An intensified solid waste management program, stricter monitoring of polluting industries, and reforestation of watershed and mangrove areas are necessary to ensure the success of the efforts to rehabilitate the heavily polluted Manila Bay.
This was according to the results of the vulnerability assessment for the Manila Bay rehabilitation project commissioned by the Department of Environment and Natural Resources (DENR).
DENR Secretary Roy A. Cimatu said the study was able to identify some areas where the government and other stakeholders could work on insofar as the rehabilitation effort is concerned.
Cimatu said the study, which was conducted by the DENR’s Ecosystems Research and Development Bureau (ERDB), will help stakeholders to “address the gargantuan task at hand more efficiently and effectively.”
“We at the DENR believe that by investing in studies such as this, we would be able to find better solutions in solving not only the problem in Manila Bay, but also other issues within our mandate,” Cimatu said.
ERDB supervising science research specialist Jose Isidro Michael Padin presented the results of the Manila Bay Vulnerability Assessment during the bureau’s first-ever Annual Technical Seminar held last June 17.
Speaking on behalf of project team leader Dr. Carmelita Villamor, Padin suggested the establishment of more materials recovery facilities (MRFs) in three regions covering Manila Bay for proper management of solid waste.
Republic Act 9003 or the Ecological Solid Waste Management Act of 2000 states that MRFs shall be designed to receive, sort, process and store compostable and recyclable material efficiently and in an environmentally sound manner.
“Government agencies must uphold stricter implementation of solid waste management programs not just in the coastal areas of the bay, but for the entire Manila Bay watershed as there is little or no active public participation in source reduction and segregation activities among local government units,” Padin pointed out.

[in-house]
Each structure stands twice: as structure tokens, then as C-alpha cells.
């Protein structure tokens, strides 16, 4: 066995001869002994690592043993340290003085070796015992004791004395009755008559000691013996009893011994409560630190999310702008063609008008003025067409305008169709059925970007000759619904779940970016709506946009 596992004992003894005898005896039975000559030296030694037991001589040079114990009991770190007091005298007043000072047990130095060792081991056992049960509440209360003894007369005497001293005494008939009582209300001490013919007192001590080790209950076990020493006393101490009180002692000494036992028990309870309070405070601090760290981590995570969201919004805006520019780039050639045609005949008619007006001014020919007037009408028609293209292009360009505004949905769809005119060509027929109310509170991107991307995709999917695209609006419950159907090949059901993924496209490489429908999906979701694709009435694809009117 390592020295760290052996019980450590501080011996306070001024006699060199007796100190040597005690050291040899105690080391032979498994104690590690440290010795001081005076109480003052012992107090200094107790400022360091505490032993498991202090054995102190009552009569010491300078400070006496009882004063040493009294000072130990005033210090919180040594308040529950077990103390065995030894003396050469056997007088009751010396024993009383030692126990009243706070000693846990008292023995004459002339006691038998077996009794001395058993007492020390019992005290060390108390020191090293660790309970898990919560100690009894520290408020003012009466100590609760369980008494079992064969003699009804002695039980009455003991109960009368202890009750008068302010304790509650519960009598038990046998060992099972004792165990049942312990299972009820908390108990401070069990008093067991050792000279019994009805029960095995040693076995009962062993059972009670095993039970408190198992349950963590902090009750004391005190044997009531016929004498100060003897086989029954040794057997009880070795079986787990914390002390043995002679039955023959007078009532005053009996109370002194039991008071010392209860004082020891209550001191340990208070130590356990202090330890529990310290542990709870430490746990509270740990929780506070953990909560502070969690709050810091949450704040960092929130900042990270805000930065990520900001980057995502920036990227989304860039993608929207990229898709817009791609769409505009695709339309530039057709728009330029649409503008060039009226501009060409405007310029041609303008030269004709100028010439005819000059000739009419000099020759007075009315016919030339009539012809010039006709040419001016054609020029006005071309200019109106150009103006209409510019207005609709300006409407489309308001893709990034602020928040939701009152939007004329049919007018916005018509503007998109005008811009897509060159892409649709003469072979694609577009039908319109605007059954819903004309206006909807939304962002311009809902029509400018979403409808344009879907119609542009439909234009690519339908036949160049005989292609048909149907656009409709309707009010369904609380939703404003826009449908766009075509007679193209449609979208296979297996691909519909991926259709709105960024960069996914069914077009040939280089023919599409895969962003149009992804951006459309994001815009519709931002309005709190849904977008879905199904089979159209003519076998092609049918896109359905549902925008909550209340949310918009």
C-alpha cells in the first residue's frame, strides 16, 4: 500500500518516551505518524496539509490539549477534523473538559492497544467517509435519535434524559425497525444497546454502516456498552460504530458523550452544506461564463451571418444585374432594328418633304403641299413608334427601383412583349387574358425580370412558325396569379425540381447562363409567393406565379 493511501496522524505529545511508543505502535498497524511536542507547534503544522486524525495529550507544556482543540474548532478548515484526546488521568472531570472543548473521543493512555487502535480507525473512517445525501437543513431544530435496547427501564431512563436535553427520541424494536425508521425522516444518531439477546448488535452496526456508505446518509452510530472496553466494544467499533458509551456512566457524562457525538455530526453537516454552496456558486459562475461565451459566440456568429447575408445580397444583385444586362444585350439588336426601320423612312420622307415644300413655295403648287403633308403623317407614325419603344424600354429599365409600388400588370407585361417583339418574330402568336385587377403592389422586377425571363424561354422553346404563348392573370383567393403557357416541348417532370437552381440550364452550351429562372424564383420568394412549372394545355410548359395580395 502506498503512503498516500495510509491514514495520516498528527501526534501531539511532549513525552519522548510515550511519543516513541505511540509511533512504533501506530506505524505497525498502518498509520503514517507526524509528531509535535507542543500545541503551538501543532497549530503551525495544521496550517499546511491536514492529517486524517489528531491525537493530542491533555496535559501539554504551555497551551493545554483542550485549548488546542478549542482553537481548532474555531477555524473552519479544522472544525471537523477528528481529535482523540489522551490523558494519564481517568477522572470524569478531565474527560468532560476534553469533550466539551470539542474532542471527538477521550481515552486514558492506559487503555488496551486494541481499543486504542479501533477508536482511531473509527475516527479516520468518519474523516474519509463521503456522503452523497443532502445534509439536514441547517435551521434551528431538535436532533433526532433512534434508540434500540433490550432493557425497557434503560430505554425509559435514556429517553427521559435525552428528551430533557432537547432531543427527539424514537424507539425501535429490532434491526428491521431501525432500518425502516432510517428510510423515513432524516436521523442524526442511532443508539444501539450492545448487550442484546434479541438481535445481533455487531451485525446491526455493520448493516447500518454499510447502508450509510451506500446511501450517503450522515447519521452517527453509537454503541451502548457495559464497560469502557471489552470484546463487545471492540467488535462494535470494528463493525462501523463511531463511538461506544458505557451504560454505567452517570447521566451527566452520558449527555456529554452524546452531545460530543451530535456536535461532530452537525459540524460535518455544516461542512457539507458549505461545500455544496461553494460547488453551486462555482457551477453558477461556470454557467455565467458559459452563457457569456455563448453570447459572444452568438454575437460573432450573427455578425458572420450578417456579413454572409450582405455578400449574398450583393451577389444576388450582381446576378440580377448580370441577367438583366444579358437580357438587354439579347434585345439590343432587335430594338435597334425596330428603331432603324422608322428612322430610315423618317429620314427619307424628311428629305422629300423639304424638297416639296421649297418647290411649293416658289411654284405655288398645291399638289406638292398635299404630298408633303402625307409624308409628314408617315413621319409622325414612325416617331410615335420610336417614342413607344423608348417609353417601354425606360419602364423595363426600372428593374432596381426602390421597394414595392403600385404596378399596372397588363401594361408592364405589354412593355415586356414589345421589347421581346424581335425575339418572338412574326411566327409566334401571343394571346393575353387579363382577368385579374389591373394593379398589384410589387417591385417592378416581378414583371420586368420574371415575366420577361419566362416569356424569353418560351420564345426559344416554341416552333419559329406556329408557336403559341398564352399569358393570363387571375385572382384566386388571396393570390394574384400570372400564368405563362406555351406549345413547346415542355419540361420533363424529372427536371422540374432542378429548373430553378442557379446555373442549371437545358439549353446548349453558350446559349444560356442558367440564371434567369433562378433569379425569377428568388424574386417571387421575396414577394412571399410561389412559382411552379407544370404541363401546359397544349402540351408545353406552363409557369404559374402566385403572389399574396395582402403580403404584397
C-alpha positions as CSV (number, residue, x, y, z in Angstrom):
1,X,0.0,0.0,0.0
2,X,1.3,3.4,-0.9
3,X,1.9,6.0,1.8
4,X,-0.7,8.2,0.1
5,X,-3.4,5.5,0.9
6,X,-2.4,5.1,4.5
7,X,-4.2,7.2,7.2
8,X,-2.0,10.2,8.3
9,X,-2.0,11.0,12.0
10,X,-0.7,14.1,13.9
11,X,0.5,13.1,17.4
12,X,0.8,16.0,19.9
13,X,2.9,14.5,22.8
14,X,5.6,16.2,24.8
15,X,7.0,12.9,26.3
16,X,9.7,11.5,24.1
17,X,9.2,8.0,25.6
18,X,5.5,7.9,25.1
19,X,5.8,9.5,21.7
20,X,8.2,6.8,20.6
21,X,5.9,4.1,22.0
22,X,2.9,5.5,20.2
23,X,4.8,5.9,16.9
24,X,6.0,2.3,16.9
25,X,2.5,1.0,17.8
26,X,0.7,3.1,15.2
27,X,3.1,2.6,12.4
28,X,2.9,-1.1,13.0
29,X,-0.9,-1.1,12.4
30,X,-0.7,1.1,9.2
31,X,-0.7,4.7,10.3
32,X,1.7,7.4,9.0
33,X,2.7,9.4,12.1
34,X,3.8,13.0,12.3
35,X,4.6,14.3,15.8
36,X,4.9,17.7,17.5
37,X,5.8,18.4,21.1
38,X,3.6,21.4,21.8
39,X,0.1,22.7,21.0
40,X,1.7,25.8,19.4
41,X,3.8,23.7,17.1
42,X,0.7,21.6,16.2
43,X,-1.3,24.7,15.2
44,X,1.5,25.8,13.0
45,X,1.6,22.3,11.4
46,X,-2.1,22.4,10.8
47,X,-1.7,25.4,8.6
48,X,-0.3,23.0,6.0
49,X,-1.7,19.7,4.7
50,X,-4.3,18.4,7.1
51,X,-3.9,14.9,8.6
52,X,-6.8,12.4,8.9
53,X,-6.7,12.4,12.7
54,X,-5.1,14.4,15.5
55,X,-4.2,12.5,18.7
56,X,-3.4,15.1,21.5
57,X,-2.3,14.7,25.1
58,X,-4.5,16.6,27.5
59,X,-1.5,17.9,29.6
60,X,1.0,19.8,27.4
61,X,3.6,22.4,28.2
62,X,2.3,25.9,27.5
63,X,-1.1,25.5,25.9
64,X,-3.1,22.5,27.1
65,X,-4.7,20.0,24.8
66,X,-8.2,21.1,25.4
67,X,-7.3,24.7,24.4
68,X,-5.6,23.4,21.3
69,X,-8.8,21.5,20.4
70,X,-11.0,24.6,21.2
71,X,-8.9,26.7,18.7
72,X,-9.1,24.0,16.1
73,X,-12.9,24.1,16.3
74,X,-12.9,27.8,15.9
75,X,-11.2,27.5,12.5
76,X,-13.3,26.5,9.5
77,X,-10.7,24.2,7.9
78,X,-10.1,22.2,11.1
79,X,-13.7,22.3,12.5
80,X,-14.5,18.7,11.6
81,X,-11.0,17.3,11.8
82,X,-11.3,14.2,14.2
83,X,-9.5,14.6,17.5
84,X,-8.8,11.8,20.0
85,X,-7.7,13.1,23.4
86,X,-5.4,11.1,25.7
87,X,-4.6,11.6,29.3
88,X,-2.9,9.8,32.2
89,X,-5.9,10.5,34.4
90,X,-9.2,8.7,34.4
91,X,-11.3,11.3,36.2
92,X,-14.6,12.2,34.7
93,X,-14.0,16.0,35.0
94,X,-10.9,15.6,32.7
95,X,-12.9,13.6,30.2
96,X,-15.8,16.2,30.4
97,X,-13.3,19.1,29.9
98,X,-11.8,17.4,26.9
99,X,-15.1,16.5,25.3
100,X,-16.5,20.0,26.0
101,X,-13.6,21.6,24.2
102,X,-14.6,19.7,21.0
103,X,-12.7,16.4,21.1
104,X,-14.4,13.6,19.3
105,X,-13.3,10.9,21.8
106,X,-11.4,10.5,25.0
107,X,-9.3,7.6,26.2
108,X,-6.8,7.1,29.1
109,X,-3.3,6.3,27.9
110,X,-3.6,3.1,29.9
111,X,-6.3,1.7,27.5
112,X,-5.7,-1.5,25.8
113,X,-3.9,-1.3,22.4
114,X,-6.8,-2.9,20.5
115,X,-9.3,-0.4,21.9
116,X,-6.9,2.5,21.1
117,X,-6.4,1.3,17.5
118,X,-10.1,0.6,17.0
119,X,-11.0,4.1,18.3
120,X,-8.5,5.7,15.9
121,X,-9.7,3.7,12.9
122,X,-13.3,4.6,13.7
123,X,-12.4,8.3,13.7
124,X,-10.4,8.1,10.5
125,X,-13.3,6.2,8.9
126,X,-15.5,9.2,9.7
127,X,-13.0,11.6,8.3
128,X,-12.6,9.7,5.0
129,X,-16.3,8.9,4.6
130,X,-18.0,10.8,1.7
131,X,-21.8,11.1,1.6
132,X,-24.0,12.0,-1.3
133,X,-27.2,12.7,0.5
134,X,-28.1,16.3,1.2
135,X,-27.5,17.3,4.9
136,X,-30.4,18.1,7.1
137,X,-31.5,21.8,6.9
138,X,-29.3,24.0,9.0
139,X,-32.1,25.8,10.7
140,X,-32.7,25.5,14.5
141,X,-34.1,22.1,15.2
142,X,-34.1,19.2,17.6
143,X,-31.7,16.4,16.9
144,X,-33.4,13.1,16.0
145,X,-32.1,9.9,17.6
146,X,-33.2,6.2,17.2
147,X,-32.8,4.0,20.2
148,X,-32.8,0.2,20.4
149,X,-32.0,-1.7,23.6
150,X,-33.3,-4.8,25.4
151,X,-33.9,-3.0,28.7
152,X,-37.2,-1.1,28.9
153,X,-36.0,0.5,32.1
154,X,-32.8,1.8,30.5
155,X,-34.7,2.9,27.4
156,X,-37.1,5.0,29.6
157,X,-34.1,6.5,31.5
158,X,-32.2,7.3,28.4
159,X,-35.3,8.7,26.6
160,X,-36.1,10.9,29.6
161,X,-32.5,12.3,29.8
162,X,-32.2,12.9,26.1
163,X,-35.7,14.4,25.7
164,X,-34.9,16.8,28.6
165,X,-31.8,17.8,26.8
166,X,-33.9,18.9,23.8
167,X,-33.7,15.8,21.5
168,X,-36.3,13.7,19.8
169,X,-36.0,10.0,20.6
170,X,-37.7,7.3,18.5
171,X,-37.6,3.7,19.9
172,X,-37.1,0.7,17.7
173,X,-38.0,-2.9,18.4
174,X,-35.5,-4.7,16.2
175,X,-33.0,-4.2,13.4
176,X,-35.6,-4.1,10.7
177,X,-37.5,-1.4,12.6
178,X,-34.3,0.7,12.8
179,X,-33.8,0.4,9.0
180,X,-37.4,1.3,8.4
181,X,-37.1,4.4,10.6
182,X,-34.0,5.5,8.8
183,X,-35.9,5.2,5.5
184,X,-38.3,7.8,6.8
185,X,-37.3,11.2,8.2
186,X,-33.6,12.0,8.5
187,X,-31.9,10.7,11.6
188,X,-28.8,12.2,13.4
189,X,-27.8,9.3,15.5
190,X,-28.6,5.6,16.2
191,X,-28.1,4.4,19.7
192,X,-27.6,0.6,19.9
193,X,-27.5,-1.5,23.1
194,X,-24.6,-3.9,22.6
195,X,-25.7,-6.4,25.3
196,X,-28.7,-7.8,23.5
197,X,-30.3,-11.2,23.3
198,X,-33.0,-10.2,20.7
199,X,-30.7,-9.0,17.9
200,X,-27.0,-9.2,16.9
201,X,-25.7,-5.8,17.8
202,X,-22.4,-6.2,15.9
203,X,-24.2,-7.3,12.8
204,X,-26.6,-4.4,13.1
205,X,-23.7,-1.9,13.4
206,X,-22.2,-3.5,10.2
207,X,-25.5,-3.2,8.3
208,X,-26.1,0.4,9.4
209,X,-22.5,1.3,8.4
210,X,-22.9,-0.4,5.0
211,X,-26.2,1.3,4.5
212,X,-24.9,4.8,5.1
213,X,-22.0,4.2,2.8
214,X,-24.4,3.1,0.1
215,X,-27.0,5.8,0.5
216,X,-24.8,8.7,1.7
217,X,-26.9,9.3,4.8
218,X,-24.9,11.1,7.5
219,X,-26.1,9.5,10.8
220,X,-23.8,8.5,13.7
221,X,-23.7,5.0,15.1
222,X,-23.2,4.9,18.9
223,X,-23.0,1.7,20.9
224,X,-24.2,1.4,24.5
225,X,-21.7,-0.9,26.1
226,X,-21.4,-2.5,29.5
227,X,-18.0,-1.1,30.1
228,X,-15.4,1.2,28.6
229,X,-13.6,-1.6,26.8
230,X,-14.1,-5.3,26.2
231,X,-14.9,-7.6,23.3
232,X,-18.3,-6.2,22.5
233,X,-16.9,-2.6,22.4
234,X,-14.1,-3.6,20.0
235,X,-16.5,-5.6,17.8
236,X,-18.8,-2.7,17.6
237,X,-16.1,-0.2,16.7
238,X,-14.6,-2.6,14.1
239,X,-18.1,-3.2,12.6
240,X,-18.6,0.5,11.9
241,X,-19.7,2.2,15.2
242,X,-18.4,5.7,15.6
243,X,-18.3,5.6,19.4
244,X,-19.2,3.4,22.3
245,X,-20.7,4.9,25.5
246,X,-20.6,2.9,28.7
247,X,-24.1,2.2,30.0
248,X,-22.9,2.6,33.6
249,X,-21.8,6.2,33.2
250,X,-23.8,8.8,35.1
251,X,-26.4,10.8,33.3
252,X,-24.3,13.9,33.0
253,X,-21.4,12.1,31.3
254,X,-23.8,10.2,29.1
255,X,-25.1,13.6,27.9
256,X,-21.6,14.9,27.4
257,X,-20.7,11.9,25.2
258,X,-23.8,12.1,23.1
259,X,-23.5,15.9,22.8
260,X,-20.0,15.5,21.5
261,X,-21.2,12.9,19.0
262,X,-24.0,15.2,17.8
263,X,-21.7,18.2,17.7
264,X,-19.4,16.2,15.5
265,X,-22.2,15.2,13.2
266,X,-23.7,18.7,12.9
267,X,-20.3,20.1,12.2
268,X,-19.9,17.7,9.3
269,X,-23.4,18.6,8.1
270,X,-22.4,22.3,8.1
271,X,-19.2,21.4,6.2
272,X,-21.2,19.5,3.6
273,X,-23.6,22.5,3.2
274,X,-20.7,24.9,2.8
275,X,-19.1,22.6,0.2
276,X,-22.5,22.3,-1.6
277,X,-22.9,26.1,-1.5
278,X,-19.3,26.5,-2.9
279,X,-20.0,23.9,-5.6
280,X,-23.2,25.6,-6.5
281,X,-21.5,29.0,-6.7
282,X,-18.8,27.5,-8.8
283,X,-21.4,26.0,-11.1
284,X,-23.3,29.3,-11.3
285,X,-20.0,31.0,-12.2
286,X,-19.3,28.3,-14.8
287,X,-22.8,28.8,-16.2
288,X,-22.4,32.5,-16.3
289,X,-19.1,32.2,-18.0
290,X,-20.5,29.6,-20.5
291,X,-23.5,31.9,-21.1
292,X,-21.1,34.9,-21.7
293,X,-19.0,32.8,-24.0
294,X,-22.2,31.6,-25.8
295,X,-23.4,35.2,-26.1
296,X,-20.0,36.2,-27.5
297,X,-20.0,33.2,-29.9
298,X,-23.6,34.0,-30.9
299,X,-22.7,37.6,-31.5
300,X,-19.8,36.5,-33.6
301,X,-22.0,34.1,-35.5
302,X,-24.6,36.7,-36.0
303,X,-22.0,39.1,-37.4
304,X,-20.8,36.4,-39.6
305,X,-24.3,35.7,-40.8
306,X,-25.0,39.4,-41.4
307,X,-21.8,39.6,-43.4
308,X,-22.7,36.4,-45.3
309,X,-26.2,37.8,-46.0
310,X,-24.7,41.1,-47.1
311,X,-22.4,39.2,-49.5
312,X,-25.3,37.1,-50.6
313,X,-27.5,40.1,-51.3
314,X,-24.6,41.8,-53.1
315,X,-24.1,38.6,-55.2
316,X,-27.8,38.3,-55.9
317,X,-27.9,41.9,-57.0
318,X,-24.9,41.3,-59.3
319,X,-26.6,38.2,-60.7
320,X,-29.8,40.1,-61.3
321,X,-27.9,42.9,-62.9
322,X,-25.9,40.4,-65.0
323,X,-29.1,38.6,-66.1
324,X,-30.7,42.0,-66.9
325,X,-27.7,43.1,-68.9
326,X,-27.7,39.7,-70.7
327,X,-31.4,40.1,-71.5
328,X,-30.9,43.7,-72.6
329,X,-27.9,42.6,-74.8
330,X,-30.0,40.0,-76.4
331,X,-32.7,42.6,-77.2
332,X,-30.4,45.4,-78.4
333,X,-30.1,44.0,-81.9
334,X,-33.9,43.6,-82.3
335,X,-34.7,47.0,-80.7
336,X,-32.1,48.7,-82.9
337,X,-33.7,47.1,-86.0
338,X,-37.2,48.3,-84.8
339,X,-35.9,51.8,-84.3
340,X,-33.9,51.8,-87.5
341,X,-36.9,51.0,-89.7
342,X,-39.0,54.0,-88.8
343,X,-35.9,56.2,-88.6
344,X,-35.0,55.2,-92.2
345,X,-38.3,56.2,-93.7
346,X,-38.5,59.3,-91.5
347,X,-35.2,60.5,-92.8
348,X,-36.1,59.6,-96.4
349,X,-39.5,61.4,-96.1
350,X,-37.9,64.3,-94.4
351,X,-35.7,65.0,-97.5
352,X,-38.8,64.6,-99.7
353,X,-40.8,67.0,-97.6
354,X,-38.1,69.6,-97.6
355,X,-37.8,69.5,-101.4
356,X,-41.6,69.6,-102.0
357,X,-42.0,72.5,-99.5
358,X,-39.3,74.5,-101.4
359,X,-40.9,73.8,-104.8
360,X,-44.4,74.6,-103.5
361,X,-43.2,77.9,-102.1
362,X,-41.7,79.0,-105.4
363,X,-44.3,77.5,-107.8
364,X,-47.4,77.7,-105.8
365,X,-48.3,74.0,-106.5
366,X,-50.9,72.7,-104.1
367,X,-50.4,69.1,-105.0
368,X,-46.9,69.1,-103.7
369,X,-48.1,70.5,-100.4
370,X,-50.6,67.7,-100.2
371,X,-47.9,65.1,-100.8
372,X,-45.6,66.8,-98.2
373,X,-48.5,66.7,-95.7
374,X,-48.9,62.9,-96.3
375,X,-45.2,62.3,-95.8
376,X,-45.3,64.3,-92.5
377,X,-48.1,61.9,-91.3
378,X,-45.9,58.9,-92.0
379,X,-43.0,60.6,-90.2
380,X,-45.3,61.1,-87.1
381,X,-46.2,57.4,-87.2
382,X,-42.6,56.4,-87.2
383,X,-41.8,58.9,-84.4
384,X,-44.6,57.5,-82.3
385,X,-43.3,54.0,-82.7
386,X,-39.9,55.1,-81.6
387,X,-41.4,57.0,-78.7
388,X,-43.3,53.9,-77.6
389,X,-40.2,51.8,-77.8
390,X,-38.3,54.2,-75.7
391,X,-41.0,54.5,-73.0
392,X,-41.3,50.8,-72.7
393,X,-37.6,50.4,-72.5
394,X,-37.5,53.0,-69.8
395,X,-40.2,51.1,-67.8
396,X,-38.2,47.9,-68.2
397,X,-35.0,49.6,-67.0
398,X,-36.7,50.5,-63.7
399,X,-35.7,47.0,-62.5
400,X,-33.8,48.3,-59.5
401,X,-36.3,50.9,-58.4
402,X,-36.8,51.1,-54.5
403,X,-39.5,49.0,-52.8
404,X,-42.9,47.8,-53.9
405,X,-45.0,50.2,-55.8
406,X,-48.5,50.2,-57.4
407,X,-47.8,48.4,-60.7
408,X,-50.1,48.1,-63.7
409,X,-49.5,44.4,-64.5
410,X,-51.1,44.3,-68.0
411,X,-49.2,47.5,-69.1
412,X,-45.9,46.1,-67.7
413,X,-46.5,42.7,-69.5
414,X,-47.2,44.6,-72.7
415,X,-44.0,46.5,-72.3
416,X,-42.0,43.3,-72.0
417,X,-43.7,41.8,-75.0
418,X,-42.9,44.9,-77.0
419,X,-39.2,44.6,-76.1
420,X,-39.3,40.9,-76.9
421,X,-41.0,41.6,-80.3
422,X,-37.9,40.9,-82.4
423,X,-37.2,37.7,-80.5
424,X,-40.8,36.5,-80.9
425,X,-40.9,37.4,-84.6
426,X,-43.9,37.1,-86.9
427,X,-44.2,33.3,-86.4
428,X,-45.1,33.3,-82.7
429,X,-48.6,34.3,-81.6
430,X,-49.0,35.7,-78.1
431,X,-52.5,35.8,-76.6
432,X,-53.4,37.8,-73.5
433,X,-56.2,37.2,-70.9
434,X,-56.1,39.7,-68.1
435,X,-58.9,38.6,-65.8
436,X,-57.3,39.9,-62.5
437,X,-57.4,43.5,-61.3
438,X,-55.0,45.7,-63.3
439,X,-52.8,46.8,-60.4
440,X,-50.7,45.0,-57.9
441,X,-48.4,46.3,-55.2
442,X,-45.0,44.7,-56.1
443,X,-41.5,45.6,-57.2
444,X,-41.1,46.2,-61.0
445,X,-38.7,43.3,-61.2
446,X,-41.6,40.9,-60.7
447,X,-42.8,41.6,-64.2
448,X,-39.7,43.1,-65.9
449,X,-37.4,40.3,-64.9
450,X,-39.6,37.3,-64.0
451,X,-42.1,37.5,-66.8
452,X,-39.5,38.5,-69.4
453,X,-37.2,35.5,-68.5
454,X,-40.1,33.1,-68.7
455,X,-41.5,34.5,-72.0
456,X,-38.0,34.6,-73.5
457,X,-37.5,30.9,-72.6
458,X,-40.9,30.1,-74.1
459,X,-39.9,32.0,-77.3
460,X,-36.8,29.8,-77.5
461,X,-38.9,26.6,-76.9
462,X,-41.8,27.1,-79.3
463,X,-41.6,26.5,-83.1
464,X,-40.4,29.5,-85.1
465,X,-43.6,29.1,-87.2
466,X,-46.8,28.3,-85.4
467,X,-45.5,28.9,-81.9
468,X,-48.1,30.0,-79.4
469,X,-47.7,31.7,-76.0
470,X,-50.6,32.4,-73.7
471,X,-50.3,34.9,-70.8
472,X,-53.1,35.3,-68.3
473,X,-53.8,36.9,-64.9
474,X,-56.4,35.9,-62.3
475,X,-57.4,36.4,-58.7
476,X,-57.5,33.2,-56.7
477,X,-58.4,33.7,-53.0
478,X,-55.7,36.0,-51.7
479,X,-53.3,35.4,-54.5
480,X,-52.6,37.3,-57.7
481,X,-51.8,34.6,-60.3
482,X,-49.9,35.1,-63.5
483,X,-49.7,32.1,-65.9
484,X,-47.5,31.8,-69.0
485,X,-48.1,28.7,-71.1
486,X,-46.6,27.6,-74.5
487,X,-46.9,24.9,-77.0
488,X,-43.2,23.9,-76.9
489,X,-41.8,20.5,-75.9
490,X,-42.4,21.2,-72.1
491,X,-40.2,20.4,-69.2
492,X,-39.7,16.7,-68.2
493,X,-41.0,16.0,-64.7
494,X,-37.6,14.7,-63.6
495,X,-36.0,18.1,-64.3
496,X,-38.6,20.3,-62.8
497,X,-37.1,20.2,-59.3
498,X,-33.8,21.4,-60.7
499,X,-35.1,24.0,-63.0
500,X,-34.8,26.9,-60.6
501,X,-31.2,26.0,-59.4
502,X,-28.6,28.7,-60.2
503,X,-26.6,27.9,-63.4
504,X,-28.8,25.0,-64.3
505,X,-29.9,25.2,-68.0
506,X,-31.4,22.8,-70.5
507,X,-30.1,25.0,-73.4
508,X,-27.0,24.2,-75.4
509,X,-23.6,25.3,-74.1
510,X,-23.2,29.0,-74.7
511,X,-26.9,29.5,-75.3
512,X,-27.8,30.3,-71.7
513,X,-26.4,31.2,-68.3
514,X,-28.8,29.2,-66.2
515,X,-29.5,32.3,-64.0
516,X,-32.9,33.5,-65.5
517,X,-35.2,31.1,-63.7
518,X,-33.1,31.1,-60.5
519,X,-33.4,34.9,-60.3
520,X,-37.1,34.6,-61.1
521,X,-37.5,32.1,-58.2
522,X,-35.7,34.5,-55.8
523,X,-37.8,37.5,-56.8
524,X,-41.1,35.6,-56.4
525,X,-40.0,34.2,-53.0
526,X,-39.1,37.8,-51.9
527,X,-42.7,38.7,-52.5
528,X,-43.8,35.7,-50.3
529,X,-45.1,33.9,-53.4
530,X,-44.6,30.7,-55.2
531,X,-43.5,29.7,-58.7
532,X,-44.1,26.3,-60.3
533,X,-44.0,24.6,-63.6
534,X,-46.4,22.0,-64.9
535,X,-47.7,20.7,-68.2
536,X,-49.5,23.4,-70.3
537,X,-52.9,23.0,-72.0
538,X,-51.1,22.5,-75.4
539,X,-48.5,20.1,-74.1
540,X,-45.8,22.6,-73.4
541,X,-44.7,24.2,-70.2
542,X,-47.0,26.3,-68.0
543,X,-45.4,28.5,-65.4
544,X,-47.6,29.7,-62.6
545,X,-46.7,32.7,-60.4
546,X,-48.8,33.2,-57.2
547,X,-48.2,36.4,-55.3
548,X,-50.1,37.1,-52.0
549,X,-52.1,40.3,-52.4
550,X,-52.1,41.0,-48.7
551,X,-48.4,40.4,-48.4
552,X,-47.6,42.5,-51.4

He said that industries and commercial establishments must be monitored regularly for their compliance to existing laws on the release of effluent waste.
At the same time, Padin underscored the need to focus on the remaining ecosystems, particularly on the western edge of the bay, through reforestation.
“Reforestation of abandoned fishponds and sparsely vegetated mangrove forest can be done, alongside proper maintenance and protection of remaining mangrove stands,” he pointed out.
“Reforestation alongside infrastructure development for disaster risk reduction and management is needed to protect the climate vulnerable communities from flooding and storm surges,” he added.
It was also the ERDB, the DENR’s research arm, which discovered that many of the coral ecosystems in the Manila Bay region are still thriving despite environmental and human pressures.
Coral cover is found in Maragondon and Ternate in Cavite province, and in the islands of Corregidor and Caballo.
Cimatu said the discovery of live coral cover within the waters of Manila Bay buoyed hopes that the polluted water body could still be restored to its pristine condition.
It is giving the government and other stakeholders more reason to proceed with the rehabilitation, he added.